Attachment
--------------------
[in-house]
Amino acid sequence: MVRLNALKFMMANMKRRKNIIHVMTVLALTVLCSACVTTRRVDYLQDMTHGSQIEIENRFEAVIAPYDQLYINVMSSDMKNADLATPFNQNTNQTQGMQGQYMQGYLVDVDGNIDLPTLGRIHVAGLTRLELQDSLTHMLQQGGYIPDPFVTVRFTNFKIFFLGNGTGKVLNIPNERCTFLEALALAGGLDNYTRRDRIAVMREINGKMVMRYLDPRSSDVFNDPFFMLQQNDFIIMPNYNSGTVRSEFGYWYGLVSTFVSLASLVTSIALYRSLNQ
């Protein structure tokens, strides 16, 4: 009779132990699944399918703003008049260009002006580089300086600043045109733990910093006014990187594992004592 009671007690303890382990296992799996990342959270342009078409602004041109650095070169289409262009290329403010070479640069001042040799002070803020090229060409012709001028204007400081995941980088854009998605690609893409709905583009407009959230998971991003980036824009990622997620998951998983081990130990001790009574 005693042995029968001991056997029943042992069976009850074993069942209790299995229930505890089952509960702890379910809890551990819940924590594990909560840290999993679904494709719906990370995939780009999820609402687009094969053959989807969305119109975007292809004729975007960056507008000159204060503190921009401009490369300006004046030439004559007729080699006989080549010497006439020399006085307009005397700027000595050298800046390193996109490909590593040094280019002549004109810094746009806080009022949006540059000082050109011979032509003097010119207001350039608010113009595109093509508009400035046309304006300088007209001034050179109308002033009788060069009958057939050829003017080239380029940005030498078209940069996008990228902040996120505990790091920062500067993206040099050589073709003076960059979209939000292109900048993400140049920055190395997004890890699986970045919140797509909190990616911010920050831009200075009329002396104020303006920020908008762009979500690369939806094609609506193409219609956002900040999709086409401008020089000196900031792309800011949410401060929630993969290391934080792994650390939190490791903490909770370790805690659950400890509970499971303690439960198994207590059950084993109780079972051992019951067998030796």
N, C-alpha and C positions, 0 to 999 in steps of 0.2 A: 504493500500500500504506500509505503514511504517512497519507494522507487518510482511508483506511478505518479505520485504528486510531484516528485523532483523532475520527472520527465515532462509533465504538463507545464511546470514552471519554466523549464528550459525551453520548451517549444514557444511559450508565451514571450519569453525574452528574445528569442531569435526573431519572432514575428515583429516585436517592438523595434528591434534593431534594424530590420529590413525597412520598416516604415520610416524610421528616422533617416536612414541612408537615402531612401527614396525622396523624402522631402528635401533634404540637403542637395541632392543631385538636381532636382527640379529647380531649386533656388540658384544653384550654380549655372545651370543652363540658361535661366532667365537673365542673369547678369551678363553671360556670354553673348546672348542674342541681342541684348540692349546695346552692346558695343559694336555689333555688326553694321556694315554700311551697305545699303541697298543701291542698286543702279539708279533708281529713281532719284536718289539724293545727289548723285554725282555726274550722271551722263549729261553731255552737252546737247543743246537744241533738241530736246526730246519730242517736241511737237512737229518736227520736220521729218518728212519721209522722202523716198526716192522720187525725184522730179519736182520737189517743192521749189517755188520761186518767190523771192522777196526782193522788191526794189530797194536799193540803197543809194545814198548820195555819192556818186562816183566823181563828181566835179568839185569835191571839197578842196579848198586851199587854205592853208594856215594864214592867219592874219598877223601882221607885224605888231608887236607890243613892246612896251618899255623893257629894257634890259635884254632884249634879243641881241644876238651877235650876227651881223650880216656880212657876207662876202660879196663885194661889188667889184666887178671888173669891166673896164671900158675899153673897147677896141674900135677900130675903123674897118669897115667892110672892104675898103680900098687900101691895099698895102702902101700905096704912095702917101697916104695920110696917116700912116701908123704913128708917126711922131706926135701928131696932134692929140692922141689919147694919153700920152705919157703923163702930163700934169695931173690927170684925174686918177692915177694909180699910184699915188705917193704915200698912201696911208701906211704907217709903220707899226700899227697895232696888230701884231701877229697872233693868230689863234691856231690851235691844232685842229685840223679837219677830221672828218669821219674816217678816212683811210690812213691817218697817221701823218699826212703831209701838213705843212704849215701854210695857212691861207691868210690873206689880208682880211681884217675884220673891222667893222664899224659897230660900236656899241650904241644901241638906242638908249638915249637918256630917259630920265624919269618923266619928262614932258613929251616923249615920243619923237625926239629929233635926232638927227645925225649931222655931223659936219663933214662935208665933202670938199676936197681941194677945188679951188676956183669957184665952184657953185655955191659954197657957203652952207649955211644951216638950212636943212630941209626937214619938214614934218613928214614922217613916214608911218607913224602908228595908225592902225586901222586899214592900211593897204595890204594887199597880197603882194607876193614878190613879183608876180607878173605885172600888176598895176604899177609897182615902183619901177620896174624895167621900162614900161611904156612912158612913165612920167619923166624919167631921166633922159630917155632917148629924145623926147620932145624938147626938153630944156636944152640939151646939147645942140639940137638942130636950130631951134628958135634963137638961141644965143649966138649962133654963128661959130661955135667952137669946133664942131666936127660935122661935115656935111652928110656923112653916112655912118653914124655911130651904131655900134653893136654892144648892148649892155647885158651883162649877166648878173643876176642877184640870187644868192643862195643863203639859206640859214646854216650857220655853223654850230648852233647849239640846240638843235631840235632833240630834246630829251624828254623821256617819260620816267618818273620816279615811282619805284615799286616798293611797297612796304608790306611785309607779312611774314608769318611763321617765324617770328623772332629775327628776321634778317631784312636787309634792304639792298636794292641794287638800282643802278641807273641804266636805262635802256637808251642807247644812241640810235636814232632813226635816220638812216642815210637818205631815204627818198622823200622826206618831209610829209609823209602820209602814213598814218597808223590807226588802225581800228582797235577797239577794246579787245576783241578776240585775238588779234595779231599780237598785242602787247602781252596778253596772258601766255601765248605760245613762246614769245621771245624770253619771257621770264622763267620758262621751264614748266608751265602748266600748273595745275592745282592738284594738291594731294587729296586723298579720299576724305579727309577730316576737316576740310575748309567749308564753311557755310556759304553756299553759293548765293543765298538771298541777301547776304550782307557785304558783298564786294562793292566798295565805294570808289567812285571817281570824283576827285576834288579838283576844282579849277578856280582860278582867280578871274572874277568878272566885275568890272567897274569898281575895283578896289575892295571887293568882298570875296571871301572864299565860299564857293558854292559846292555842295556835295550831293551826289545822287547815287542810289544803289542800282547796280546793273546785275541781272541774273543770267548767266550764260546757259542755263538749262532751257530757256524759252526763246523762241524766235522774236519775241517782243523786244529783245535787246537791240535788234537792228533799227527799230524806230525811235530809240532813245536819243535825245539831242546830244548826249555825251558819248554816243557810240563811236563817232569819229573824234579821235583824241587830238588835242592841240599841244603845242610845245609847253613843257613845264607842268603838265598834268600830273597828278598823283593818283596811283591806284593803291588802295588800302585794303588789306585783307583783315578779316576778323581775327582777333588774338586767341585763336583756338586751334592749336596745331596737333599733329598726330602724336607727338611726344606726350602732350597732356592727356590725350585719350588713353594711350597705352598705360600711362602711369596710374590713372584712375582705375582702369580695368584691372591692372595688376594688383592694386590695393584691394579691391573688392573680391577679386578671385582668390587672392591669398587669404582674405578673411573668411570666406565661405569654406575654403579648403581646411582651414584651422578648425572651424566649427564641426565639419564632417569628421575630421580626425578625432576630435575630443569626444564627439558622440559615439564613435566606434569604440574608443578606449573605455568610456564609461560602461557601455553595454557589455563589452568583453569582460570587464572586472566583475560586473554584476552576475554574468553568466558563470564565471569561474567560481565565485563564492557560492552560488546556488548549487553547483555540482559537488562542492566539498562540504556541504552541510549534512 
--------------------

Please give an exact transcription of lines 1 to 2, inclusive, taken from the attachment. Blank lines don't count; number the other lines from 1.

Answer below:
[in-house]
Amino acid sequence: MVRLNALKFMMANMKRRKNIIHVMTVLALTVLCSACVTTRRVDYLQDMTHGSQIEIENRFEAVIAPYDQLYINVMSSDMKNADLATPFNQNTNQTQGMQGQYMQGYLVDVDGNIDLPTLGRIHVAGLTRLELQDSLTHMLQQGGYIPDPFVTVRFTNFKIFFLGNGTGKVLNIPNERCTFLEALALAGGLDNYTRRDRIAVMREINGKMVMRYLDPRSSDVFNDPFFMLQQNDFIIMPNYNSGTVRSEFGYWYGLVSTFVSLASLVTSIALYRSLNQ